Iran Is Threatening To Block The Strait of Hormuz. The Worrying Thing Is That It Can Trigger A Big War
Mustafa Amin writes from Tehran: This is serious, people: Iran has threatened to close the Strait of Hormuz in an escalating war of words with the West.
So that you know, the Strait (34km wide) is absolutely vital to the world oil economy. About 17 million barrels of oil a day (20 per cent of world oil trade) pass through it. So just imagine what it would do to the price of oil if it were closed. Yes, it will rocket upwards.
Why has the rhetoric become so strident at present? Well, on July 1, the EU embargo on Iranian oil came into effect as punishment for Iran’s refusal to halt its nuclear programme. Even Kenya has bowed to pressure to halt imports and cancelled an agreement with Iran to import 4 million tonnes. Presumably, the United States and EU will compensate the Kenyan government for having to replace the Iranian oil with much more expensive oil from the Middle East.
According to some estimates, the EU sanctions so far have cost Iran about $10 billion dollars in lost revenue. Oil production is declining and Tehran is finding it difficult to pay for imported goods, especially petrol. (Yes, don’t look surprised, Iran does not produce its own petrol.)
But let’s ask ourselves this: has Iran the military capacity to close the Strait of Hormuz? And the answer would be: yes, it has. How? By placing mines in the waters. In a show of strength, Washington is already sending four minesweepers to the Gulf.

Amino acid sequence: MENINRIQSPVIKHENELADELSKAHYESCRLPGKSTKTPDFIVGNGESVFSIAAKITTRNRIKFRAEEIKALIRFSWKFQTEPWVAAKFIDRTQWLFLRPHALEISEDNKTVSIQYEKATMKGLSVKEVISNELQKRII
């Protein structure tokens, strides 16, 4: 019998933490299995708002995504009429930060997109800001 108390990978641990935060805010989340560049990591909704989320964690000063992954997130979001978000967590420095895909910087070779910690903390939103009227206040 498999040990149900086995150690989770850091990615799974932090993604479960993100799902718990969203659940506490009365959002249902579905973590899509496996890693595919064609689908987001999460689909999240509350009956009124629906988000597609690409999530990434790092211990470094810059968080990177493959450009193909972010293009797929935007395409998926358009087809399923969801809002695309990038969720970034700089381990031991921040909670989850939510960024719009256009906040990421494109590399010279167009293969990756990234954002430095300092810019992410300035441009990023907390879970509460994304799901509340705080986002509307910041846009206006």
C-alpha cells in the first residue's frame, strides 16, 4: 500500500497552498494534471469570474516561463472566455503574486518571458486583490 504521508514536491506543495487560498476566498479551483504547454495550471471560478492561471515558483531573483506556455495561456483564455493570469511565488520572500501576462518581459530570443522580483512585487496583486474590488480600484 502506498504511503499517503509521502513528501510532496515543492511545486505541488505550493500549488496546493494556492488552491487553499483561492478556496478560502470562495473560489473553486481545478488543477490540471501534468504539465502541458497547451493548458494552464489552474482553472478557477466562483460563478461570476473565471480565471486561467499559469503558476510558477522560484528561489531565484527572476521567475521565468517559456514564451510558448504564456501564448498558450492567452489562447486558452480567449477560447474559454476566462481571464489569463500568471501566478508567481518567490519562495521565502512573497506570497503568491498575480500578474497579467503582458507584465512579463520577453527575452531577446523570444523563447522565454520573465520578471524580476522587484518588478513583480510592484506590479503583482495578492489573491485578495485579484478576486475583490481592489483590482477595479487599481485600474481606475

Iran is adamant that it is only enriching uranium for civil nuclear power. It argues that it needs energy generated by nuclear power. This would permit it to export the 600,000 barrels of oil a day which is being used at present to generate electricity. Of course, once Tehran has enriched uranium for civil use, it would be able to enrich it further for nuclear weapons. This is what the US and Israel are determined to prevent happening. They believe that once Tehran has enriched uranium for civil use, it will automatically go for weapons grade uranium. Iran denies this but its protestations fall on deaf ears in Washington and Tel Aviv.
In a recent opinion poll, 63 per cent of Iranians thought that Iran should give up its attempt to acquire nuclear weapons in return for sanctions being lifted. They are clearly beginning to bite.
Washington’s primary aim is to cut off Iran’s main source of foreign currency: the export of oil. Tehran has stated that it will close the Strait of Hormuz if the West attempts to prevent it exporting its crude.
Does Iran want a military confrontation with the West? No. It will do all in its power to prevent war. Tehran is aware that war would devastate the country and would also spill over into other Middle East states. Its main foreign policy concern at present is to ensure that President al Assad’s regime in Syria does not collapse. That conflict may be a long drawn out affair and may eventually suck in Iran, Iraq and Turkey.
The threats emanating from Tehran are all about posturing. However, wars are often triggered by minor incidents and break out even when no side actually wants them. And that is something that both the West and Iran should keep in mind.